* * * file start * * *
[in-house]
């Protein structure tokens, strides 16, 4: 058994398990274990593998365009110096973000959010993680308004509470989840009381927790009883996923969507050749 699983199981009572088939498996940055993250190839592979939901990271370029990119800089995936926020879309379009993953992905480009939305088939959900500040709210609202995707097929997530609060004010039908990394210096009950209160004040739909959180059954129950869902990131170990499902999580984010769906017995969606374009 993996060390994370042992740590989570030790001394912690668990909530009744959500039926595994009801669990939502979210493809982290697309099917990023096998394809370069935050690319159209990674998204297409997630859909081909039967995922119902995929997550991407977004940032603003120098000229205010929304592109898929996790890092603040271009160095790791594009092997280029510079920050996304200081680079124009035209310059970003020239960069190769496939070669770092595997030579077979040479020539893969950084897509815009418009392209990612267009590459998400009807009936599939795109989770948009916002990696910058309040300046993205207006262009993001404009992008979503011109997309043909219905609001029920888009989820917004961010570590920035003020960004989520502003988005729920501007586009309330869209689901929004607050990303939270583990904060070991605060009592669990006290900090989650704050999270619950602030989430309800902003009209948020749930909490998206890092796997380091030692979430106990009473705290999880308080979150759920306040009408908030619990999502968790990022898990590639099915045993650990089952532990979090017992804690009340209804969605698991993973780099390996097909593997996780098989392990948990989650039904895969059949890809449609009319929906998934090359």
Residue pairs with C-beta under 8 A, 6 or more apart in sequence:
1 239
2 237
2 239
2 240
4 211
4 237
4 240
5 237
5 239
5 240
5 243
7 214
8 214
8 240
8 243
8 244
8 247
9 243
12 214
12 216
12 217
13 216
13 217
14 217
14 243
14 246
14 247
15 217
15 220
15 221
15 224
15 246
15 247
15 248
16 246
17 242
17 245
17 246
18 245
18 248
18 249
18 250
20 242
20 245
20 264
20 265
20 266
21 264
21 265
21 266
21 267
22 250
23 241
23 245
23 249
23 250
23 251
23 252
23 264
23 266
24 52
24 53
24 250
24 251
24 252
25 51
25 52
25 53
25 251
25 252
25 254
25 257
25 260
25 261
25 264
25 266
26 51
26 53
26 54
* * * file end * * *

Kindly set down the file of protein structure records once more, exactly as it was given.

[in-house]
């Protein structure tokens, strides 16, 4: 058994398990274990593998365009110096973000959010993680308004509470989840009381927790009883996923969507050749 699983199981009572088939498996940055993250190839592979939901990271370029990119800089995936926020879309379009993953992905480009939305088939959900500040709210609202995707097929997530609060004010039908990394210096009950209160004040739909959180059954129950869902990131170990499902999580984010769906017995969606374009 993996060390994370042992740590989570030790001394912690668990909530009744959500039926595994009801669990939502979210493809982290697309099917990023096998394809370069935050690319159209990674998204297409997630859909081909039967995922119902995929997550991407977004940032603003120098000229205010929304592109898929996790890092603040271009160095790791594009092997280029510079920050996304200081680079124009035209310059970003020239960069190769496939070669770092595997030579077979040479020539893969950084897509815009418009392209990612267009590459998400009807009936599939795109989770948009916002990696910058309040300046993205207006262009993001404009992008979503011109997309043909219905609001029920888009989820917004961010570590920035003020960004989520502003988005729920501007586009309330869209689901929004607050990303939270583990904060070991605060009592669990006290900090989650704050999270619950602030989430309800902003009209948020749930909490998206890092796997380091030692979430106990009473705290999880308080979150759920306040009408908030619990999502968790990022898990590639099915045993650990089952532990979090017992804690009340209804969605698991993973780099390996097909593997996780098989392990948990989650039904895969059949890809449609009319929906998934090359």
Residue pairs with C-beta under 8 A, 6 or more apart in sequence:
1 239
2 237
2 239
2 240
4 211
4 237
4 240
5 237
5 239
5 240
5 243
7 214
8 214
8 240
8 243
8 244
8 247
9 243
12 214
12 216
12 217
13 216
13 217
14 217
14 243
14 246
14 247
15 217
15 220
15 221
15 224
15 246
15 247
15 248
16 246
17 242
17 245
17 246
18 245
18 248
18 249
18 250
20 242
20 245
20 264
20 265
20 266
21 264
21 265
21 266
21 267
22 250
23 241
23 245
23 249
23 250
23 251
23 252
23 264
23 266
24 52
24 53
24 250
24 251
24 252
25 51
25 52
25 53
25 251
25 252
25 254
25 257
25 260
25 261
25 264
25 266
26 51
26 53
26 54